Monday 27 June 2016

Gambling addiction the biggest crisis facing senior GAA players

Published 09/01/2016 | 02:30

GPA boss Dessie Farrell. Photo: Sportsfile
GPA boss Dessie Farrell. Photo: Sportsfile

Gambling addiction is now the biggest problem afflicting senior GAA players, according to the boss of the players' union.

In an exclusive interview with the Irish Independent, Gaelic Players' Association chief executive Dessie Farrell says the gambling addiction crisis in the GAA is now "devastating" some families of inter-county players.

High-profile inter-county stars like Armagh's Oisin McConville and Offaly's Niall McNamee have both gone public in recent times about their own struggles with gambling.

Mr Farrell reveals the GPA's confidential counselling service helped 74 inter-county players deal with various issues last year.

"Previously, depression was the biggest problem, but now it's gambling addiction," he said.

"It's a major societal problem but, for some reason, I think sports people are particularly prone to it. Maybe because they have time on their hands, they're not out socialising with friends and they're obviously interested in sport. And if you want to gamble now, you can do it anywhere, any time," he said.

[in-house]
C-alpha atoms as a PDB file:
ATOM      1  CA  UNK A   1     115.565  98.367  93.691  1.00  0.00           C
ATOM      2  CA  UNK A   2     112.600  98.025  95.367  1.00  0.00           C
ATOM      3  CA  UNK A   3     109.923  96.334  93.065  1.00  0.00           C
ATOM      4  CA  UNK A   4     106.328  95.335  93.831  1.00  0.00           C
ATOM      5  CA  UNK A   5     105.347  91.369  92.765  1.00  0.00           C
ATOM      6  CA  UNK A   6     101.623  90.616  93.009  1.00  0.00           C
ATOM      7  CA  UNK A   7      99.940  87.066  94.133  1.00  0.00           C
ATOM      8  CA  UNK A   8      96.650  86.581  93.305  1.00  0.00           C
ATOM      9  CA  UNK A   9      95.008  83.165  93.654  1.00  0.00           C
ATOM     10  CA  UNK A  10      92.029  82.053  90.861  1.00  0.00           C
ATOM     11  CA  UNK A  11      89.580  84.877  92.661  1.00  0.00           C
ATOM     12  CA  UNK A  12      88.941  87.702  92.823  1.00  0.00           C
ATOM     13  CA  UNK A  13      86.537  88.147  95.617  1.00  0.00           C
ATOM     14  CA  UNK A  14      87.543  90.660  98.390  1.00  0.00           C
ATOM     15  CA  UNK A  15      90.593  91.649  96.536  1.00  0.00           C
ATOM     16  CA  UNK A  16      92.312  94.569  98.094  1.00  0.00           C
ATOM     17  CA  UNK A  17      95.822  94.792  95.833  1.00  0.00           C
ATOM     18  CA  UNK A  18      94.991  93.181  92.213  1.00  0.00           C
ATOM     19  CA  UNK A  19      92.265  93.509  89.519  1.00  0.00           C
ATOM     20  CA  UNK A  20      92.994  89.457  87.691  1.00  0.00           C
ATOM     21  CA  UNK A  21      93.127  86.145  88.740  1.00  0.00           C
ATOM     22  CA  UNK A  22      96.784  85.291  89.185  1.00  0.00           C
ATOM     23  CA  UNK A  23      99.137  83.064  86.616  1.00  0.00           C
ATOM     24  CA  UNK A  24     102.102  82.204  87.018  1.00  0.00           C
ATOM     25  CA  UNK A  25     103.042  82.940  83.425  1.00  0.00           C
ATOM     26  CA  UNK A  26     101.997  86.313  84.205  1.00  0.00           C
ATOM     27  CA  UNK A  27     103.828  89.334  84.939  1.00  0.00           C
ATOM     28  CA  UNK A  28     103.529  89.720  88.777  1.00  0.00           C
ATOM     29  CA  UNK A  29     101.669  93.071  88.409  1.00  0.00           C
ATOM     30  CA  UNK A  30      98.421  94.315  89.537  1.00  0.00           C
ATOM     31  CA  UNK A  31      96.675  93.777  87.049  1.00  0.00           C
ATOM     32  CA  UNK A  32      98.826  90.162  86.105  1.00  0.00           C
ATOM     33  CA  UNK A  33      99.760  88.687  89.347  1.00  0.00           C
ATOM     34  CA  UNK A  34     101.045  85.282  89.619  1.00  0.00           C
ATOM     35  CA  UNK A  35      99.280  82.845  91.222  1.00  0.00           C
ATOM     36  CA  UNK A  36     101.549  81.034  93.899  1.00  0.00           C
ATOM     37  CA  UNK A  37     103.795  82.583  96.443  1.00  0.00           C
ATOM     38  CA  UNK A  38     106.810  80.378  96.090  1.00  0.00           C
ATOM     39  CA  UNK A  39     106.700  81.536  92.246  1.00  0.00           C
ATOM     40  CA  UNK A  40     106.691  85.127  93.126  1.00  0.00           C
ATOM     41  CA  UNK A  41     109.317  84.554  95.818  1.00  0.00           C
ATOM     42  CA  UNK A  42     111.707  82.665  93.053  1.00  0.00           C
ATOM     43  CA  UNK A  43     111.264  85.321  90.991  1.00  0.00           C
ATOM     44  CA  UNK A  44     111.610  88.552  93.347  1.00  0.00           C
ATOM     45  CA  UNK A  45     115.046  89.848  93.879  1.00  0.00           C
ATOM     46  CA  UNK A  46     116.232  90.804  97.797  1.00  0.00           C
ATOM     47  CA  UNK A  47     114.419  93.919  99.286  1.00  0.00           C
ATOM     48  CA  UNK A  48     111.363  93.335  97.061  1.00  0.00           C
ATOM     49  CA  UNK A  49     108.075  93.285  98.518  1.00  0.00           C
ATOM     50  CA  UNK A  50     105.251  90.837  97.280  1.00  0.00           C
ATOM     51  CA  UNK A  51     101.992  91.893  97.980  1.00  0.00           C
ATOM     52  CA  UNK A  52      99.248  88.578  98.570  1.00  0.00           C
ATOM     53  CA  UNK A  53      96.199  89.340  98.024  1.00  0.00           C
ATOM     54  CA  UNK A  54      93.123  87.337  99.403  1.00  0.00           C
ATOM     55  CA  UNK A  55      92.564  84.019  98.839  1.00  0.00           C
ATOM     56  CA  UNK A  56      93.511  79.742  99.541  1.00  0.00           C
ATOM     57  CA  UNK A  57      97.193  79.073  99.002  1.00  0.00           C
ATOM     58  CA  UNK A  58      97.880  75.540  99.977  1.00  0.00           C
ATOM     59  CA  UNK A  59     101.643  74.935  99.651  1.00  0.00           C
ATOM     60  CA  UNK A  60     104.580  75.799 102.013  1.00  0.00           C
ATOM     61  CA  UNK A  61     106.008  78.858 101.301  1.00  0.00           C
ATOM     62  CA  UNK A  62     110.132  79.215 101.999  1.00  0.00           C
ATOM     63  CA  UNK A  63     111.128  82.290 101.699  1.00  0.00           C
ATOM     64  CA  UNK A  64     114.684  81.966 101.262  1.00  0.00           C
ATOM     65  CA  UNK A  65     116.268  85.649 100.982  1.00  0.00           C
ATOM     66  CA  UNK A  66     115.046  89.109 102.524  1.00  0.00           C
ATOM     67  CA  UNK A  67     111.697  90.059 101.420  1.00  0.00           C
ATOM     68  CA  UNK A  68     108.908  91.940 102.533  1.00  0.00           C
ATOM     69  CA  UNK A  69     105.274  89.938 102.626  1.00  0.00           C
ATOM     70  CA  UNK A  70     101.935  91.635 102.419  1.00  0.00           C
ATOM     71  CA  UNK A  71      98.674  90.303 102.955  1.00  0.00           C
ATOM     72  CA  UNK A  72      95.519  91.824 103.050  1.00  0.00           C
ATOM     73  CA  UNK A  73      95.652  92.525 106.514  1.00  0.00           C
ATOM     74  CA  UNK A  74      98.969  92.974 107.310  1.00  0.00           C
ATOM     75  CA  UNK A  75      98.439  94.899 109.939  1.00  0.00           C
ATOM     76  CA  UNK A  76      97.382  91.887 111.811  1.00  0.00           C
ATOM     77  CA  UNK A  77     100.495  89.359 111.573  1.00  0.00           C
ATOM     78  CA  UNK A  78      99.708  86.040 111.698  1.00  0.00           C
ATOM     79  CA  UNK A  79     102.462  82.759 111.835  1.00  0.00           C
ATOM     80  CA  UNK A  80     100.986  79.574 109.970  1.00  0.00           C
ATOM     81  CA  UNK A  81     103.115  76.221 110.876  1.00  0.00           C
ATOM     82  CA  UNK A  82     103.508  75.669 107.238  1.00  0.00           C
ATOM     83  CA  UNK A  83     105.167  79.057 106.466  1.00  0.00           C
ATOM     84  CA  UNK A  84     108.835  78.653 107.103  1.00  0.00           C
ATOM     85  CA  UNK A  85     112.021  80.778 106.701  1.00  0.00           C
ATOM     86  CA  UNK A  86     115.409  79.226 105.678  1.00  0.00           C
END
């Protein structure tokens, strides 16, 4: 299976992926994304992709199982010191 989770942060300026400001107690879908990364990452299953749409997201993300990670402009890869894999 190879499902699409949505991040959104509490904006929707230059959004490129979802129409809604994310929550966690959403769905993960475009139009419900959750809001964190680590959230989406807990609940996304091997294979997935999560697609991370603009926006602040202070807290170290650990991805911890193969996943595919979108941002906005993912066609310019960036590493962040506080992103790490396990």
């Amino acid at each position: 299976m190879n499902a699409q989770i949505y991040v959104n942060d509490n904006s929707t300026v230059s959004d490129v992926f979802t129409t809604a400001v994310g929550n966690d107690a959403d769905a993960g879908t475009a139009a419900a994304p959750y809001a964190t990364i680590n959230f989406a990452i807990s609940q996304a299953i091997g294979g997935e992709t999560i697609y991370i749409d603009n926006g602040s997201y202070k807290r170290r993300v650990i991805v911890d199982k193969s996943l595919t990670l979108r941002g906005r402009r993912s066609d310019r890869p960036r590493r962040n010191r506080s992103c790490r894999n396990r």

"If you've a problem with alcohol or with drugs, it quickly becomes very visible to those around you. But this is so insidious that people can't actually see it. Individuals can be digging themselves a big, big hole. And it has all sorts of psychological impacts afterwards when it gets to a point where, literally, families are being devastated," he added.

The GPA is now setting up an awareness programme, using players who have come through the problem themselves.

Mr Farrell says the work being undertaken on gambling addiction is extremely important for the individual players concerned.

"Most of them are in a really dark place with this. They're fighting this demon. They have this addiction issue but there's often a huge financial implication to what they've done that lends itself to borrowing money and, often, from the wrong people. Which, clearly, brings you into a darker side again."

Irish Independent

Read More

Promoted articles

Editor's Choice

Also in Irish News